FOUR months after the Federal Court’s judgement declaring the 2011 live cattle export suspension to Indonesia illegal, stakeholders affected by the market closure are no closer to receiving damages.
There was widespread expectation that a Federal Court hearing last Thursday would provide clear guidance and a timeline on damages and the compensation fund distribution process. However the judge’s comments made it clear that this is now unlikely before at least December, and possible well into next year.
A notice to be issued by the Federal Court on October 29 will provide broad background for northern industry stakeholders who are not currently part of the class action group, advising them about the need to notify the court if they wish to join the group, and by what date that notification needs to happen.
The next Federal Court case management hearing is not due to happen until 4 December, by which time final claimants are likely to be completed, Beef Central understands.
A standardised evidence form is being prepared for use by claimants. Those responses will then be reviewed by the Commonwealth – if it has no objections to a claim it will be paid, while any objections will be put to a mediation process, the Federal Court said. A review body will examine evidence put forward over claims by individuals, companies and others, and depending in where they sit in the supply chain, the extent of compensation they are entitled to.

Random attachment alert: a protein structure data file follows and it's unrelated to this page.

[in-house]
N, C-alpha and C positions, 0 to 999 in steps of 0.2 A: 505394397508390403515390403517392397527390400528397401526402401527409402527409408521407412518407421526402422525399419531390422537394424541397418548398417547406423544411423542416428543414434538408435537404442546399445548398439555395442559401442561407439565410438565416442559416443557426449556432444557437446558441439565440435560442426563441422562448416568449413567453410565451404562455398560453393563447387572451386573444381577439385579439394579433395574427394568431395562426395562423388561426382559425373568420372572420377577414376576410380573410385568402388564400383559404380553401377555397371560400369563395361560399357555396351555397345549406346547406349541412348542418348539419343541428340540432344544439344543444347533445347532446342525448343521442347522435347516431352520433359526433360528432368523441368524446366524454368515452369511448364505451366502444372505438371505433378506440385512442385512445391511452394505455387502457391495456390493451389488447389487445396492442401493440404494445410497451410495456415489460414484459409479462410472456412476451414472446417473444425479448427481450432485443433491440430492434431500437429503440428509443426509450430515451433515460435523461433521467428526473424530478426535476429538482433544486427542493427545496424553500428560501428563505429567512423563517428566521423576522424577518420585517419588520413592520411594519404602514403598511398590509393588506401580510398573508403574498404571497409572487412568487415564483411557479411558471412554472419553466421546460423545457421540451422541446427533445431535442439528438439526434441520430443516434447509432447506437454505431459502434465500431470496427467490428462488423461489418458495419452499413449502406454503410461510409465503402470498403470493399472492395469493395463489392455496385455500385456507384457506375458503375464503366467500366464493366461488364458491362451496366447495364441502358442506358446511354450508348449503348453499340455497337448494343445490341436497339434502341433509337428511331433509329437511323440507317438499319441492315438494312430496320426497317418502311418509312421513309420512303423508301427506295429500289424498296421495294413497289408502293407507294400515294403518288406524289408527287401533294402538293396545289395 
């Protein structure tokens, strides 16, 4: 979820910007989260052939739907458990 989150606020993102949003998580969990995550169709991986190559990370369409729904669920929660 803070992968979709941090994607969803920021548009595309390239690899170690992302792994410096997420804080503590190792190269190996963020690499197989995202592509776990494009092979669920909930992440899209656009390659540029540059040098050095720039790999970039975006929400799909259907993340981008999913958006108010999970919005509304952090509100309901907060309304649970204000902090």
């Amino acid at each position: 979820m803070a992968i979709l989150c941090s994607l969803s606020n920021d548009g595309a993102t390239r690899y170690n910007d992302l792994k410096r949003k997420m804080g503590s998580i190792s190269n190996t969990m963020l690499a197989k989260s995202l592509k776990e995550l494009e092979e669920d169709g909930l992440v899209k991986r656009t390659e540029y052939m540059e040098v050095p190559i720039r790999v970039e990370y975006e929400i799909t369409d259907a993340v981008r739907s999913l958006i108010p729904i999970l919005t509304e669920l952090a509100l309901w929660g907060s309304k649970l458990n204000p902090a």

The number of final claimants over the illegal market closure is yet to be determined, but speculation suggests the final number may be as many as 600 entities. The current claim group numbers around 300.
The Federal Court earlier defined ‘eligible participants’ as people or businesses selling cattle to Indonesia affected by the ban, those exporting cattle to Indonesia, or those providing services to northern producers or exporters affected by the ban.
Beef Central was told the third group (service providers) might include obvious stakeholders like livestock transport operators, vets and others, but could also extend to real-estate agents, local motels, charter aircraft operators, fuel supply companies, saddle-makers and other perhaps less obvious claimants impacted by the closure.
In the original Federal Court judgement back in July, Brett Cattle Co, the lead applicant in the successful class action against the Federal Government’s June 2011 decision to temporarily suspend cattle exports to Indonesia, was awarded almost $3 million in damages.
Justice Steven Rares, who earlier ruled that ex-agriculture minister Joe Ludwig’s acted recklessly and committed the tort of misfeasance nine years before when he elected to suspend the entire trade without exceptions, in July handed down his ruling on damages.
With damages for the remaining parties registered with the class action yet to be determined, the Federal Government is facing a potential compensation payout worth hundreds of millions of dollars.
Some stakeholders anticipate it will not be until at least February next year before the damages process makes any real progress.